Installations by Architects
Experiments in Building and Design
Over the last few decades, a rich and increasingly diverse practice has emerged in the art world that invites the public to touch, enter, and experience the work, whether it is in a gallery, on city streets, or in the landscape. Like architecture, many of these temporary artworks aspire to alter viewers' experience of the environment. An installation is usually the end product for an artist, but for architects it can also be a preliminary step in an ongoing design process. Like paper projects designed in the absence of "real" architecture, installations offer architects another way to engage in issues critical to their practice. Direct experimentation with architecture's material and social dimensions engages the public around issues in the built environment that concern them and expands the ways that architecture can participate in and impact people's everyday lives.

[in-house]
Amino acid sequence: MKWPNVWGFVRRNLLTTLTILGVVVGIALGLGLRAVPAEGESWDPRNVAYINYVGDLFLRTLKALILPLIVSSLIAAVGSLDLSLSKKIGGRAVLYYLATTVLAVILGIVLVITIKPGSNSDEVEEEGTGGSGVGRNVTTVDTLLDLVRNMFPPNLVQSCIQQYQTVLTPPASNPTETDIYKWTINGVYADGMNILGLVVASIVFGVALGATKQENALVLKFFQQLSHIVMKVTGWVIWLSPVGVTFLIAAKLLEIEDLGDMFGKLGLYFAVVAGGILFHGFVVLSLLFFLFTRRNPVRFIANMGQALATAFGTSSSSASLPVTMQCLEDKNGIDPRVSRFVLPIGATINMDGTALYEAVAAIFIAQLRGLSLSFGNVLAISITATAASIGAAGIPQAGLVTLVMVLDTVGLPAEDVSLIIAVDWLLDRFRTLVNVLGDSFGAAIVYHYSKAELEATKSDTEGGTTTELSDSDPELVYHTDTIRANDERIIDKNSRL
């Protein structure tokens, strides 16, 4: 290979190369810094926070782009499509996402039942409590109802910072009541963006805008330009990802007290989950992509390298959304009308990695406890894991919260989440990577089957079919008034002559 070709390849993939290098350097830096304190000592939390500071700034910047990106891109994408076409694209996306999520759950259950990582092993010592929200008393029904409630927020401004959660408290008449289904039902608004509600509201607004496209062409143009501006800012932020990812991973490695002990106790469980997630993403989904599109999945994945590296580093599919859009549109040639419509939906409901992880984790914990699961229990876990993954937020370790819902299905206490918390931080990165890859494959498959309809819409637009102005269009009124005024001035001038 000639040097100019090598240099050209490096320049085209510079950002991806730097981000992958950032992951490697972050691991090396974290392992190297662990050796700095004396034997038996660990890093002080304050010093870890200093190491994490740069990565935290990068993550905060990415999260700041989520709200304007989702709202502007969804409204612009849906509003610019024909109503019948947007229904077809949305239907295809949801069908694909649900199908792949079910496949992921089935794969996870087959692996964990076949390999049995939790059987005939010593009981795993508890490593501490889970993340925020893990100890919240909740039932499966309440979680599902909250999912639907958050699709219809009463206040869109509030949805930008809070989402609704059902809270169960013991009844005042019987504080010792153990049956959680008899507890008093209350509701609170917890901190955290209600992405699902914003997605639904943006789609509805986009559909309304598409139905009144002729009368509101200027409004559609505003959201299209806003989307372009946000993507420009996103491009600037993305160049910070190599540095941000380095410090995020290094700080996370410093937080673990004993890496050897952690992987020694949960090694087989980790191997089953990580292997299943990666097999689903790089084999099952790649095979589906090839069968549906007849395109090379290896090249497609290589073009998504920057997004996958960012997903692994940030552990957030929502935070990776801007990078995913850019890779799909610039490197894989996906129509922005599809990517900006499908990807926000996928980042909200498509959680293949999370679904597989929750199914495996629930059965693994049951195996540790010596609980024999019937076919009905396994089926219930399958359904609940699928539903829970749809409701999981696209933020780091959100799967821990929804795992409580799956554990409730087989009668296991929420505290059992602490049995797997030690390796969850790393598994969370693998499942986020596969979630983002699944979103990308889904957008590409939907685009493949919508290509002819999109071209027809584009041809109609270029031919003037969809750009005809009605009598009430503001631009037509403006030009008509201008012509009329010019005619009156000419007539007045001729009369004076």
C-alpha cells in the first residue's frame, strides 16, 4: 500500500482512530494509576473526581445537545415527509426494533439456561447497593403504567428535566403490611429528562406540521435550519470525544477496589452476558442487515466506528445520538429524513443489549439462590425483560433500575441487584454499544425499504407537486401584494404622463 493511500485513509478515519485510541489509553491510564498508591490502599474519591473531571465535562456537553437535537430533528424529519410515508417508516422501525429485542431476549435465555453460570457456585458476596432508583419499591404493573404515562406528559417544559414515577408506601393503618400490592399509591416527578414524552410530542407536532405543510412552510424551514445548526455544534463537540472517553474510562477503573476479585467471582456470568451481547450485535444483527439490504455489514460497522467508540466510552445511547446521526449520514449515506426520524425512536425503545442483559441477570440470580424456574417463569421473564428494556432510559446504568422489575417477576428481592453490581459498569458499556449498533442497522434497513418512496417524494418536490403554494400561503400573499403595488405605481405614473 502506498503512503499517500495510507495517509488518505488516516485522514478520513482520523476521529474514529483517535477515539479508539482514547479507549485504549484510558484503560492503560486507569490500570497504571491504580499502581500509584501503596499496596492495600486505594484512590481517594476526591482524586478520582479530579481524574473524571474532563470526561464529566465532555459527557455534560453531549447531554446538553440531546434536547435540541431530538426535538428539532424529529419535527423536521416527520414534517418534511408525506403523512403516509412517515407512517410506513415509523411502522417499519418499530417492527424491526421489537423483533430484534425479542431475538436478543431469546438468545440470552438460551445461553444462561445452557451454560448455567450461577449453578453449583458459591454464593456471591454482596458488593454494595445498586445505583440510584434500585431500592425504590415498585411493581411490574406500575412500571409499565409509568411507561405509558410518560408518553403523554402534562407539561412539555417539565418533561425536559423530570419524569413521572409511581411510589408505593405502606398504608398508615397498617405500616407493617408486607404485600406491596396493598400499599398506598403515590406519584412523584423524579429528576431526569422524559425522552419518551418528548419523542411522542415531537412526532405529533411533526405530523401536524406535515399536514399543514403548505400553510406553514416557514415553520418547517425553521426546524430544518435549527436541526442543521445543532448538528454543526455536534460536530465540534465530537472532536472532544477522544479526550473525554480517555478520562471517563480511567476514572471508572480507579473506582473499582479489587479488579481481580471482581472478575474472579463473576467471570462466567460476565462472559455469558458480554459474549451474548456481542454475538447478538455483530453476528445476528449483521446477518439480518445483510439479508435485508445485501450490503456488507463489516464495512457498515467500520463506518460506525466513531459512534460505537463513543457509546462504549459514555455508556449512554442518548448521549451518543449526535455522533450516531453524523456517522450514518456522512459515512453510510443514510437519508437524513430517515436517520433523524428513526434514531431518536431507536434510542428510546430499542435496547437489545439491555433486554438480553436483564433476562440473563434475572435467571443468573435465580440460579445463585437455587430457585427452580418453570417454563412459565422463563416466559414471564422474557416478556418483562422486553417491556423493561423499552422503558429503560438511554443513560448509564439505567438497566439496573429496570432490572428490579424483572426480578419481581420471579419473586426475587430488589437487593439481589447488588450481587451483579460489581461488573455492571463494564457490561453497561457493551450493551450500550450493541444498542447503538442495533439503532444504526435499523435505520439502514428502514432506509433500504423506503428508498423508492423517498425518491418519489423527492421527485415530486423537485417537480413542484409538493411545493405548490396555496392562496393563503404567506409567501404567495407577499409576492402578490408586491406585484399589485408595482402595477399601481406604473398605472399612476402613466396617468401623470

The first survey of its kind,Installations by Architects features fifty of the most significant projects from the last twenty-five years by today's most exciting architects, including Anderson Anderson, Philip Beesley, Diller + Scofidio, John Hejduk, Dan Hoffman, and Kuth/Ranieri Architects. Projects are grouped in critical areas of discussion under the themes of tectonics, body, nature, memory, and public space. Each project is supplemented by interviews with the project architects and the discussions of critics and theorists situated within a larger intellectual context. There is no doubt that installations will continue to play a critical role in the practice of architecture. Installations by Architects aims to contribute to the role of installations in sharpening our understanding of the built environment.